Jenny Light starts each morning by putting on her blue Brooks sneakers and heading out for a walk after her phone alarm at 6:30 a.m.
Light, research and development coordinator for Duke Law School, spent the past eight months building the morning walk into her routine before the day gets away from her.
“I started being very intentional about getting out the door in the morning before diving into home and work duties,” Light said. “Now, I hear my alarm and think, ‘Ok, I need to put on my shoes and go for a walk.’”
The pandemic has created an opportunity to form a new habit by upending typical routines such as commutes, gym visits and family obligations, said Rick Hoyle, a professor of psychology and neuroscience at Duke.
“We’ve all been living our lives a certain way, then COVID-19 comes in and disrupts all of that,” Hoyle said. “It’s frightening, but as we approach a year into this, that can be a good time to reflect on habits you’d like to make that exist beyond the pandemic.”
Hoyle explained that establishing a small goal and pairing a new habit to an existing one and continuing to build on the habit – a formula called “habit stacking” – can make new routines stick.
Start by setting a tiny goal and breaking things down into small objectives that you modify slightly over time. This approach allows you to find motivation to perform the task.
A new habit of practicing gratitude could start by writing three things every Friday that you accomplished during the week. Once you develop a routine of writing down accomplishments once a week, add a second day of documentation to expand the gratitude habit.
“You want to build up the habit of doing the activity,” Hoyle said. “Set the bar low. It’s harder to make an excuse when you break a habit down into the simplest form. It’s easier to motivate yourself to organize one stack of files in a drawer than the whole filing cabinet.”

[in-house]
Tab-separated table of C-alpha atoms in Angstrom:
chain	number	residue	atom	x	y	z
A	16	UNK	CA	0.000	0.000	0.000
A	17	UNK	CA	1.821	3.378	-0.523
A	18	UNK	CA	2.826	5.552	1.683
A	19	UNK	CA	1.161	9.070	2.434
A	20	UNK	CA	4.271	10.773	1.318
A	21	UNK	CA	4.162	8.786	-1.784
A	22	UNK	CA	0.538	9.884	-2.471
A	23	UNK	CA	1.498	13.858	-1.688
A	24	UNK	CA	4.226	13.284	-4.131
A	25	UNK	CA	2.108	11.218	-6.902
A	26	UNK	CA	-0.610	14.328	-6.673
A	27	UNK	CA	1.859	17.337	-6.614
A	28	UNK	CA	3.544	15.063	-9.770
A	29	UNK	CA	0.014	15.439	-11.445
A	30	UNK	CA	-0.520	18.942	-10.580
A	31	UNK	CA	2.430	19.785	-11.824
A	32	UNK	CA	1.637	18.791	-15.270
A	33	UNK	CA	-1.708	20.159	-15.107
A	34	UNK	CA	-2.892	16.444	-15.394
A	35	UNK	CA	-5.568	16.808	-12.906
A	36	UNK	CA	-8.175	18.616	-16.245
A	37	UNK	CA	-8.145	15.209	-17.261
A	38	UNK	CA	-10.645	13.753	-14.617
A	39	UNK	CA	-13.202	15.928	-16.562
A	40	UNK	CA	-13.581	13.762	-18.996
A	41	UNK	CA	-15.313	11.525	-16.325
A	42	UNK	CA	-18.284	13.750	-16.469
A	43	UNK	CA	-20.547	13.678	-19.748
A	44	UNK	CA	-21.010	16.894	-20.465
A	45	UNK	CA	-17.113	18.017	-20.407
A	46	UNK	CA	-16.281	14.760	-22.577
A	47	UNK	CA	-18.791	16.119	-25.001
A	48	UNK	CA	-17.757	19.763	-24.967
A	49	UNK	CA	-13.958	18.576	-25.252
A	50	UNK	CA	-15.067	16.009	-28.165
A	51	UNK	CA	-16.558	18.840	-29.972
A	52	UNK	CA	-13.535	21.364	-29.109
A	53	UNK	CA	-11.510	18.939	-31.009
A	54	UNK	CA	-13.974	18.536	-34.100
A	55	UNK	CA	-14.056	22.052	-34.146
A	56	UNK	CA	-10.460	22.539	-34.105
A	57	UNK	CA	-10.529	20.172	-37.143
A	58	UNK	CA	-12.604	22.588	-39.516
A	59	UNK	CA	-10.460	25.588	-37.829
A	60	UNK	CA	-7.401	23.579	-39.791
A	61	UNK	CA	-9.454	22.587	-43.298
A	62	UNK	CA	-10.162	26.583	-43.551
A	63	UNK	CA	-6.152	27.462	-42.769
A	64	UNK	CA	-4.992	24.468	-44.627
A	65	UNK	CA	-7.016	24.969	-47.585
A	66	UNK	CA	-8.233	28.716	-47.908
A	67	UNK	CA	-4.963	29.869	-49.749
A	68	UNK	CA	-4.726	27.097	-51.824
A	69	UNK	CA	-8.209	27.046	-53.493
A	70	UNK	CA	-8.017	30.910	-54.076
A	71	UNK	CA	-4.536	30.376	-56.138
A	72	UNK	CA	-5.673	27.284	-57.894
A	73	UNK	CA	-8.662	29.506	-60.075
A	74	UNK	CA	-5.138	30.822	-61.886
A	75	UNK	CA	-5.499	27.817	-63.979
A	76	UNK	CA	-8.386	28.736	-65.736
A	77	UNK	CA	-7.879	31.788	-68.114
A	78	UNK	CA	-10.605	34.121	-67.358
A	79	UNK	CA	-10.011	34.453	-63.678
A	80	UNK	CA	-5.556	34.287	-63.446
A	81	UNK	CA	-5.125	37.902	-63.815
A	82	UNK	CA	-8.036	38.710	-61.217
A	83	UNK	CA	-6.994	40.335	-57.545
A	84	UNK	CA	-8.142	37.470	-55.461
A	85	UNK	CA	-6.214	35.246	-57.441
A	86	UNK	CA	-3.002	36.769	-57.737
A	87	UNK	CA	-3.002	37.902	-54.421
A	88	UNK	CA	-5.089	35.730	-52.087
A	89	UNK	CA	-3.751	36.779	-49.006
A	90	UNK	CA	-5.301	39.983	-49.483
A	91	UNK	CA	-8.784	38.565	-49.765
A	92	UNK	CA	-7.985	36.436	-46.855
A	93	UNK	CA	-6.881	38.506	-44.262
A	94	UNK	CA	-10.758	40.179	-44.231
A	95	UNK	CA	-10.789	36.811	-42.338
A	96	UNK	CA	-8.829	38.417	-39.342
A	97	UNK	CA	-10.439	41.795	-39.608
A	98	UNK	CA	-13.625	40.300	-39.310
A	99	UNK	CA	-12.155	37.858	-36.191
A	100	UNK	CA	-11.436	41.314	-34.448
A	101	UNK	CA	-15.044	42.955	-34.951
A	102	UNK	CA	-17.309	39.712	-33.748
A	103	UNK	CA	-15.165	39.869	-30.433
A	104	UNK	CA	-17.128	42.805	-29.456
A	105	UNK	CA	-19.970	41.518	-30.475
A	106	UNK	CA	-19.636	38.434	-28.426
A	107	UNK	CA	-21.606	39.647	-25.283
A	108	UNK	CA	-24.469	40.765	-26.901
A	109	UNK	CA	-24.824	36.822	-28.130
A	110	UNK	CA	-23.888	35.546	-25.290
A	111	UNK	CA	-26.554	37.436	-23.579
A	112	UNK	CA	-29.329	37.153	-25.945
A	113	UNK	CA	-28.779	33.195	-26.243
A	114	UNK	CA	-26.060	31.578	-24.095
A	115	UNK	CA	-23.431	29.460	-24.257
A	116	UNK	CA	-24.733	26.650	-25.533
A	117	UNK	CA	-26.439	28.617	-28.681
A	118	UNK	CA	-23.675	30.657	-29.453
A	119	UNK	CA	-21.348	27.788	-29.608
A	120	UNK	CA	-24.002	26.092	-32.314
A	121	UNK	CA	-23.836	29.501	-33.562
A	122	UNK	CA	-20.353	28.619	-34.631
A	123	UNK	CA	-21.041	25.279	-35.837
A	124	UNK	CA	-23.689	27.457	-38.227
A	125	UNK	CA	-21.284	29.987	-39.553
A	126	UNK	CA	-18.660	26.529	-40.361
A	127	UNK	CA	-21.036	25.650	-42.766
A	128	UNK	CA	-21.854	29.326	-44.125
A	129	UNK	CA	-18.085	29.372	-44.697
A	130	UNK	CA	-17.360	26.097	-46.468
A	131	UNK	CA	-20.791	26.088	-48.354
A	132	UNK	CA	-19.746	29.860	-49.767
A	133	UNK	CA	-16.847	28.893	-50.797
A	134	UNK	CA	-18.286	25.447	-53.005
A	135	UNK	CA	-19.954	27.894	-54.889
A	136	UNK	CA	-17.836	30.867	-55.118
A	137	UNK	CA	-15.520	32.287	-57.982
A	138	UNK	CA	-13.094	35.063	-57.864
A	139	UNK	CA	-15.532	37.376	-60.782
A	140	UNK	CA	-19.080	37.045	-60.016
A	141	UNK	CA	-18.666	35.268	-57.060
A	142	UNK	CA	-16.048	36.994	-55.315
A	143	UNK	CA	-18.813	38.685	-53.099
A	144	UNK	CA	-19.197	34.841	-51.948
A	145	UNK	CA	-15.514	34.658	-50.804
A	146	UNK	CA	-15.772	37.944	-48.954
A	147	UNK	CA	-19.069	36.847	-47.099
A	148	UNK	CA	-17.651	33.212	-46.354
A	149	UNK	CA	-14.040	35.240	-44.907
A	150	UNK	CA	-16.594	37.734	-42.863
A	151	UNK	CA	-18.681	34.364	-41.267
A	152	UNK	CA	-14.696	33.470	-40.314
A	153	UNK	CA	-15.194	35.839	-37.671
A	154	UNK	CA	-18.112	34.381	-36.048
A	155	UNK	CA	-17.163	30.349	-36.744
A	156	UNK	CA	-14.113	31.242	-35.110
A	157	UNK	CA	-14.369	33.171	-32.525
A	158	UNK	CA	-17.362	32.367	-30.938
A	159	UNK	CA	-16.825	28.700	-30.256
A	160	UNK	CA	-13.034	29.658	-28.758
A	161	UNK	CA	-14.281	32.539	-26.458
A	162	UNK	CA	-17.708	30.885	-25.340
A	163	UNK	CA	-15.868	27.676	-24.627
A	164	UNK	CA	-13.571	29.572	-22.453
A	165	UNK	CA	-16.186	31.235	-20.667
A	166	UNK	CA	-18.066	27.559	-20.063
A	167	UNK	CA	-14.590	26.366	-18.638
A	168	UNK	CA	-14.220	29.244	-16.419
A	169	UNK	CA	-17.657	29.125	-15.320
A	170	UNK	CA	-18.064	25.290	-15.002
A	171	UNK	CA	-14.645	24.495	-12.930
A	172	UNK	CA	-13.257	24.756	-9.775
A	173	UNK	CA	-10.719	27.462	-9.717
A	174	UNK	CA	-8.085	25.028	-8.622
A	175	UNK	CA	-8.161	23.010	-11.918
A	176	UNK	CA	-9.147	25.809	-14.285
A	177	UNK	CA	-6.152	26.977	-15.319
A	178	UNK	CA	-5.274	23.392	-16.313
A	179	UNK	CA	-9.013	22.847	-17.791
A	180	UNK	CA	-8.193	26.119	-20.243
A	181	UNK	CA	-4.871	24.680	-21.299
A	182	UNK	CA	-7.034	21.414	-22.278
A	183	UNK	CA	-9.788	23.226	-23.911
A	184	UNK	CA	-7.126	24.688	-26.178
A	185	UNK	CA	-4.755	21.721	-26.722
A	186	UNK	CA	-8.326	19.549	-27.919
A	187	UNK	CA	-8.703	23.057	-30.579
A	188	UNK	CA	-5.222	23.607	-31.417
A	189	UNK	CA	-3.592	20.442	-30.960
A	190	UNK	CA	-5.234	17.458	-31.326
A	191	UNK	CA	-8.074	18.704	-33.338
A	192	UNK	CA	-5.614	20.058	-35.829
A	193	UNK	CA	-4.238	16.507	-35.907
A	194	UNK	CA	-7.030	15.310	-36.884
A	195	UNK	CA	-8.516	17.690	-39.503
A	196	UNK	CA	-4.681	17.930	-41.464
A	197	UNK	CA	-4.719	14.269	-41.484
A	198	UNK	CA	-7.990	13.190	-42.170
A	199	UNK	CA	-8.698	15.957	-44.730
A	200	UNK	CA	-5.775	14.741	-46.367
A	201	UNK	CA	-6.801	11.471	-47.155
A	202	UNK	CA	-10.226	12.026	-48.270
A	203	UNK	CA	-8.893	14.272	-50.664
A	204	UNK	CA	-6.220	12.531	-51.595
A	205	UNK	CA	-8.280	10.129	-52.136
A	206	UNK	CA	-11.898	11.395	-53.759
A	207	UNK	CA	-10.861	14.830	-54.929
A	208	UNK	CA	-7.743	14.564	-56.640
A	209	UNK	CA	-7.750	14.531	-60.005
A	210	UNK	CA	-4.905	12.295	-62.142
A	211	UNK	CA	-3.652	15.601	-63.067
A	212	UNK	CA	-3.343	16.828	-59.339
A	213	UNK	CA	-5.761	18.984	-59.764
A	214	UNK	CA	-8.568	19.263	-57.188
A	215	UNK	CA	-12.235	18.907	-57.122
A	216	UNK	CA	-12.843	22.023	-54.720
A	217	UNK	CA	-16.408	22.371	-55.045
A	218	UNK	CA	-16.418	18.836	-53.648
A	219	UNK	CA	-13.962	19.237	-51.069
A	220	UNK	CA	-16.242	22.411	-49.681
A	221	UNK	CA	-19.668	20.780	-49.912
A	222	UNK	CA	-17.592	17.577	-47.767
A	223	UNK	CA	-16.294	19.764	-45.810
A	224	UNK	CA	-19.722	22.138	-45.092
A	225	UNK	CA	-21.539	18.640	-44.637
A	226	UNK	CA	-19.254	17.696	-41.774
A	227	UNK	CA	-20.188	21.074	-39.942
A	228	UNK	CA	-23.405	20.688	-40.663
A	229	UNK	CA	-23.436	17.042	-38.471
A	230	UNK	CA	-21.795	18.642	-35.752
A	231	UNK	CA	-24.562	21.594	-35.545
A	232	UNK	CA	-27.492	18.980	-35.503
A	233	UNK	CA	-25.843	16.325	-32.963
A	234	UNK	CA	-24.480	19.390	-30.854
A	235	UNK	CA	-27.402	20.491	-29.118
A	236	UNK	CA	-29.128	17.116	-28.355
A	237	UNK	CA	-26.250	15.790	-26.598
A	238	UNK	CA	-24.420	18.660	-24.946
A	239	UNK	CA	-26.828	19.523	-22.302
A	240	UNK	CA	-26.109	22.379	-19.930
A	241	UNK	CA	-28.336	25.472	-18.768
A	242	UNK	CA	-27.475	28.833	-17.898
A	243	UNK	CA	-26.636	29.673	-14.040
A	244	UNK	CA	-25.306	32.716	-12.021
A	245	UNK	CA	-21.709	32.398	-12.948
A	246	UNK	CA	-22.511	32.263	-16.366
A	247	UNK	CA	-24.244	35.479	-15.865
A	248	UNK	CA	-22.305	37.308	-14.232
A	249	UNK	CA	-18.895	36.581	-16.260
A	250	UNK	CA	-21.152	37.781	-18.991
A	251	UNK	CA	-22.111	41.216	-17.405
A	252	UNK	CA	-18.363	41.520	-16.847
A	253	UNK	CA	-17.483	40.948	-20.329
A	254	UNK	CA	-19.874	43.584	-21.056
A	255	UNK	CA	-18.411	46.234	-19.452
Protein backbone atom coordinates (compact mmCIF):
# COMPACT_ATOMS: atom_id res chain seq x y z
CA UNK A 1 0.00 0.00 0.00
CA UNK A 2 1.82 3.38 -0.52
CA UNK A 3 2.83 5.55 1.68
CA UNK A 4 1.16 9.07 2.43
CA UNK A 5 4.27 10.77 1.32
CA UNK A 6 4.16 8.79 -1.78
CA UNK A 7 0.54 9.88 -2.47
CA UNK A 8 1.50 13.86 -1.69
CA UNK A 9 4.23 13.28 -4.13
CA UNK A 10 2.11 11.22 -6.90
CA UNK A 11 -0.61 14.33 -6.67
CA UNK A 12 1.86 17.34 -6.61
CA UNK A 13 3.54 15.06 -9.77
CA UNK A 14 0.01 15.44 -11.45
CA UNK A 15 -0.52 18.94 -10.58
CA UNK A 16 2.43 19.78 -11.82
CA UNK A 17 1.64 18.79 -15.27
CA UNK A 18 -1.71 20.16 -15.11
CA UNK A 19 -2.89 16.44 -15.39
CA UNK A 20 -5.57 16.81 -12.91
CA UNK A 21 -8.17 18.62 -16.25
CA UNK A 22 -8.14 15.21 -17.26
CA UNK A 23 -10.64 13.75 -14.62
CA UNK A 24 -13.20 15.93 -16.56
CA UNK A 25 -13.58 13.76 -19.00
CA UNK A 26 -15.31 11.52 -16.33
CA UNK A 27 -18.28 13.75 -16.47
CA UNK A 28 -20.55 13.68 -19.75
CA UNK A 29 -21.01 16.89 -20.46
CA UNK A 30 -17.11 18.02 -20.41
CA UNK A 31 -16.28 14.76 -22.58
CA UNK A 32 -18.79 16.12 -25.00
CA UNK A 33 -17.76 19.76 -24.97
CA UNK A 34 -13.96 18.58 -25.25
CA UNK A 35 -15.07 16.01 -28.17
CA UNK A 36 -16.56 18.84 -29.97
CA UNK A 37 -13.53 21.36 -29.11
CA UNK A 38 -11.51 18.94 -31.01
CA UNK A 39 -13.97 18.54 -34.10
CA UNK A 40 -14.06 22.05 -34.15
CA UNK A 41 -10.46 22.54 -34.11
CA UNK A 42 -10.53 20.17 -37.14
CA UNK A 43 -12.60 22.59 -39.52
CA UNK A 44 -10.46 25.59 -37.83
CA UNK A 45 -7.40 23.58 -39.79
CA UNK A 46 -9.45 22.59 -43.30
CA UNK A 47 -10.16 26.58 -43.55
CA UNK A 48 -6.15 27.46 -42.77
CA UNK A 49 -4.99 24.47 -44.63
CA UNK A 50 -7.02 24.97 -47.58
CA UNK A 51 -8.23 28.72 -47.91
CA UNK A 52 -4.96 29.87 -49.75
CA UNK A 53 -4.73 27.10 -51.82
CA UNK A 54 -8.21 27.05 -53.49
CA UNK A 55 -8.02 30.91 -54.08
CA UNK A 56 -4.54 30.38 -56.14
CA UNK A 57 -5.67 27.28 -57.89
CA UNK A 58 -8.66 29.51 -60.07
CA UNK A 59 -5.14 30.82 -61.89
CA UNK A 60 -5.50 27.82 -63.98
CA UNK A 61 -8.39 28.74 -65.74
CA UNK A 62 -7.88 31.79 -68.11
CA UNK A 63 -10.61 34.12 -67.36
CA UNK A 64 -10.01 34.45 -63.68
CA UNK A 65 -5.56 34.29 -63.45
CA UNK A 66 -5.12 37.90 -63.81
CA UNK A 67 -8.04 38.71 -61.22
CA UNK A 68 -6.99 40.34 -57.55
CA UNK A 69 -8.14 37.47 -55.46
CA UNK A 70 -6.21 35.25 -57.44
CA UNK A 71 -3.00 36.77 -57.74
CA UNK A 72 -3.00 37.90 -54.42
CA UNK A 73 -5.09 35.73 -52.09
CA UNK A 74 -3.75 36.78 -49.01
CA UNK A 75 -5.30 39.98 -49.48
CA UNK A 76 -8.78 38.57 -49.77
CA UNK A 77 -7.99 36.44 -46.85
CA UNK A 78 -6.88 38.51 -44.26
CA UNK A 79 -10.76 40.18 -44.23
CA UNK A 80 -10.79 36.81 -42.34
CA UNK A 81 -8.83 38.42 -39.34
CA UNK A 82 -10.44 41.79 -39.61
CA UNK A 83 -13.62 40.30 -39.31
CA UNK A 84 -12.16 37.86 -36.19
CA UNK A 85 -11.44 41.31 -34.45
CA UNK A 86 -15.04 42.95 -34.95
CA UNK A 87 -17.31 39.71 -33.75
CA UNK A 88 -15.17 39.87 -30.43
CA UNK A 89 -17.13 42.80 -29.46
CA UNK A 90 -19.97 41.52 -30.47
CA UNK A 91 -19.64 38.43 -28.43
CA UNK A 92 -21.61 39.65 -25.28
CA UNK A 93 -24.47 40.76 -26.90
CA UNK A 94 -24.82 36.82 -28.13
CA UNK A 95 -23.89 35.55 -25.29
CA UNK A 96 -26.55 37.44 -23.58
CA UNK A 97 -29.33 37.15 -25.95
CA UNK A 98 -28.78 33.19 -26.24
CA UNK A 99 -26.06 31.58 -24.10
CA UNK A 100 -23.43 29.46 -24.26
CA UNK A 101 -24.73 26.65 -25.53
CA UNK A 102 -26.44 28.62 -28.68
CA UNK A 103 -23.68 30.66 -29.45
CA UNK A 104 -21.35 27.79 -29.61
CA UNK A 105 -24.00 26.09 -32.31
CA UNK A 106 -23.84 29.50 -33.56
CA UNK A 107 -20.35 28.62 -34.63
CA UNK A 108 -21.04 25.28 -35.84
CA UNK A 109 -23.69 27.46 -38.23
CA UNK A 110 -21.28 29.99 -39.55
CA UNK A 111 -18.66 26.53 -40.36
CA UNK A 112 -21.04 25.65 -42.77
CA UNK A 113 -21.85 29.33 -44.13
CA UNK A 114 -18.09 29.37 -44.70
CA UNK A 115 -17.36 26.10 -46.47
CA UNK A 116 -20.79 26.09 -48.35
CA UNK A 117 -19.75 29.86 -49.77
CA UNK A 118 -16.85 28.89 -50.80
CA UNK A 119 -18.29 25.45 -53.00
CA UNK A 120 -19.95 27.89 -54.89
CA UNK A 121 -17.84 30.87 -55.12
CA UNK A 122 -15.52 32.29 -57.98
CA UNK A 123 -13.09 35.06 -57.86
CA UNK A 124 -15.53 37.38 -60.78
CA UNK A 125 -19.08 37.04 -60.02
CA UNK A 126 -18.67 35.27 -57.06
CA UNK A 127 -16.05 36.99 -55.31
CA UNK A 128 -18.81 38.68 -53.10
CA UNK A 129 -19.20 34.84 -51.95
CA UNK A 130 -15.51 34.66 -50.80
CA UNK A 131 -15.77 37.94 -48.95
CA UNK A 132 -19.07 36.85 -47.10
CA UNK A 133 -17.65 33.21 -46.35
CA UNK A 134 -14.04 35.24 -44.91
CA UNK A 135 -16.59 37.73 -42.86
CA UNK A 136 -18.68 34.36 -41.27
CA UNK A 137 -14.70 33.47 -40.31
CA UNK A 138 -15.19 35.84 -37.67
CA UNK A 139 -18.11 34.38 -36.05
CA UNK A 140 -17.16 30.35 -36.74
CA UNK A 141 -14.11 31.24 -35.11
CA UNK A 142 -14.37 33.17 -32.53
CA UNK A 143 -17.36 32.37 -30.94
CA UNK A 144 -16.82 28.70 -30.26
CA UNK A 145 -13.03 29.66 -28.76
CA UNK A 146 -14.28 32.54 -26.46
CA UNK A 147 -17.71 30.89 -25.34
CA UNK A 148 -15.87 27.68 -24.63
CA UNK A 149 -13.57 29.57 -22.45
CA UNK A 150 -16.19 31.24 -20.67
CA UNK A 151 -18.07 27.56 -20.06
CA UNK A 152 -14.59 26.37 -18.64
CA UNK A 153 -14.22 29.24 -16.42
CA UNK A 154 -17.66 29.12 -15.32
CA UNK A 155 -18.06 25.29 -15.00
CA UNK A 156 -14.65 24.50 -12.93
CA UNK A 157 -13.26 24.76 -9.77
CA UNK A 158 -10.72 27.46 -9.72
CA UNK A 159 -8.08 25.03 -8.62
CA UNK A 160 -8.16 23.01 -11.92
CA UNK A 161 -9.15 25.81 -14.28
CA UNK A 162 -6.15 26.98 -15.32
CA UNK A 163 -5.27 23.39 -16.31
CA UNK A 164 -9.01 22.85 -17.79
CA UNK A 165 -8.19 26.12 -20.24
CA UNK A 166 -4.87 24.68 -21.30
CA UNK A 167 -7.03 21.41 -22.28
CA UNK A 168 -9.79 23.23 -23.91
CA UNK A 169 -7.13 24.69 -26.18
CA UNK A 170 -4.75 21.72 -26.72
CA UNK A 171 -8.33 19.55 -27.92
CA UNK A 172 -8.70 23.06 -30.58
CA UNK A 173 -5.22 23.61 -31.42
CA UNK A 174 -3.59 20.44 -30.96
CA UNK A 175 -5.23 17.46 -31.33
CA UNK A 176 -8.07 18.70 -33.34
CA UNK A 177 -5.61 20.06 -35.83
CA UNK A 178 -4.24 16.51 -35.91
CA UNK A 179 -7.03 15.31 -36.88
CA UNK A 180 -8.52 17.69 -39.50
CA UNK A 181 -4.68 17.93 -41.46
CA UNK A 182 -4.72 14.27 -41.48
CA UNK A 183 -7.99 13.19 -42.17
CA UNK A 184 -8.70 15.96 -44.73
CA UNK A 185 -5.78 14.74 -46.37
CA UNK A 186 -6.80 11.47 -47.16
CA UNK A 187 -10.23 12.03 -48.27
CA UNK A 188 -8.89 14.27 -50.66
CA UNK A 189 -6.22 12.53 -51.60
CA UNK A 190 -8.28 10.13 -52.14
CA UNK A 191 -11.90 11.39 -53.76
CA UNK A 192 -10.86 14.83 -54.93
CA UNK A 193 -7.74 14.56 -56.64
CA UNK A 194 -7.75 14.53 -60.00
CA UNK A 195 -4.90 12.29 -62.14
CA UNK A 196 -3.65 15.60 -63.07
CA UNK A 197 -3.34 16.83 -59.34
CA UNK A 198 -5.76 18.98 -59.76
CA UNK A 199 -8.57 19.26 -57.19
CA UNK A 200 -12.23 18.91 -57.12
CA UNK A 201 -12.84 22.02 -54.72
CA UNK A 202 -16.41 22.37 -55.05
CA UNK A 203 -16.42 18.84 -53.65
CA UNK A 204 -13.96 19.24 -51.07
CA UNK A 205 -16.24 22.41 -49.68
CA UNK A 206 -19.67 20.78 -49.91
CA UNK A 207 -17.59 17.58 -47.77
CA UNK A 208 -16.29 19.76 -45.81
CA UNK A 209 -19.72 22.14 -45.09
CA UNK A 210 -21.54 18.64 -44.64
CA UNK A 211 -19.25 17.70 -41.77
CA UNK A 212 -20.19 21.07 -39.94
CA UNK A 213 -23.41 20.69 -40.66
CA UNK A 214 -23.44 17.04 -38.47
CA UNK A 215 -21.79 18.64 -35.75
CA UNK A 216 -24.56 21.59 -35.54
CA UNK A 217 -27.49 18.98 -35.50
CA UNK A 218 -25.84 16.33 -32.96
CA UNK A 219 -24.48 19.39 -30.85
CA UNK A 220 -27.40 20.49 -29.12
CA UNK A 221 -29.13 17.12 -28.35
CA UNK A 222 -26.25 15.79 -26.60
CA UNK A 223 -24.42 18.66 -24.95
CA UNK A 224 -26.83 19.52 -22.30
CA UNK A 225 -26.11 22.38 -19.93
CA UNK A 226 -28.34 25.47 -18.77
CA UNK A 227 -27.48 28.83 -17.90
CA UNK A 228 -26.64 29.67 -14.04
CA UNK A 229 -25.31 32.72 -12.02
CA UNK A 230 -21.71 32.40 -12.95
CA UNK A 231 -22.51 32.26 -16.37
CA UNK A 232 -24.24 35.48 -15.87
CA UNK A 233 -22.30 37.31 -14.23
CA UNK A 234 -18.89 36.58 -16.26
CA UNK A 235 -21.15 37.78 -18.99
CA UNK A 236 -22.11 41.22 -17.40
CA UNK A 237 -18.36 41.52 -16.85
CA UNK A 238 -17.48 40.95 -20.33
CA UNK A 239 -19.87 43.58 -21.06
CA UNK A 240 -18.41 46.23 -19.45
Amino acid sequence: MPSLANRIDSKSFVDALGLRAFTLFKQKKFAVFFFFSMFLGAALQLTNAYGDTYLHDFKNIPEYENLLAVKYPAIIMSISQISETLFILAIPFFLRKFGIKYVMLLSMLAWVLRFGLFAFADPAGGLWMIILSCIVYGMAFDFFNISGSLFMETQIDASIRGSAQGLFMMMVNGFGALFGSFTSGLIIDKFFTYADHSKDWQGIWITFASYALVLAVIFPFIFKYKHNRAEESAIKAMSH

Bryan Roth, senior digital content specialist for Duke Health Marketing & Communications, wanted to wake up earlier when he is most productive. After the start of the pandemic, he slipped into sleeping in a little later because he didn’t have a commute but decided to use the extra time to get more things done such as writing.
In November, he adjusted his Amazon Echo to wake him up to the sound of chirping birds at 6:45 a.m. instead of 7 a.m. After two months, he changed the time to 6:30 a.m. By fall, he wants to get up at 6 a.m. – a full hour earlier.
“Stacking” or adding a new habit to an existing routine sets up an automatic prompt to proceed with the new habit because your brain has an established pattern from which to build the new routine, Hoyle said.
A habit stack needs a specific cue that triggers a new behavior, he said. For instance, write a to-do list for the day after finishing breakfast or coffee, which will become a signal to the brain that it’s time to update the to-do list.
“Your routines are foundations that new habits can build off of,” Hoyle said. “My morning shower becomes an unconscious signal for me to meditate for 60 seconds.”
Forming a new habit can take between two to three months, so reward yourself with a frequent, tangible incentive to meet your goal.
LaToya Adkins, staff social worker for Duke Counseling & Psychological Services, struggled to fall asleep after the pandemic started. In June, she began a new routine of silencing her phone, journaling and drinking hot tea before bed. The nighttime habit helped Adkins settle down, fall asleep more easily and experience better quality sleep each night.
In December, as a reward, Adkins purchased a set of seven quartz singing bowls, which produce sounds and vibrations when hit with a mallet for deep relaxation. Adkins plays the singing bowls each night as part of her bedtime routine.
“The singing bowls are going to be something I have forever that strengthen my well-being and reinforce my habits,” Adkins said.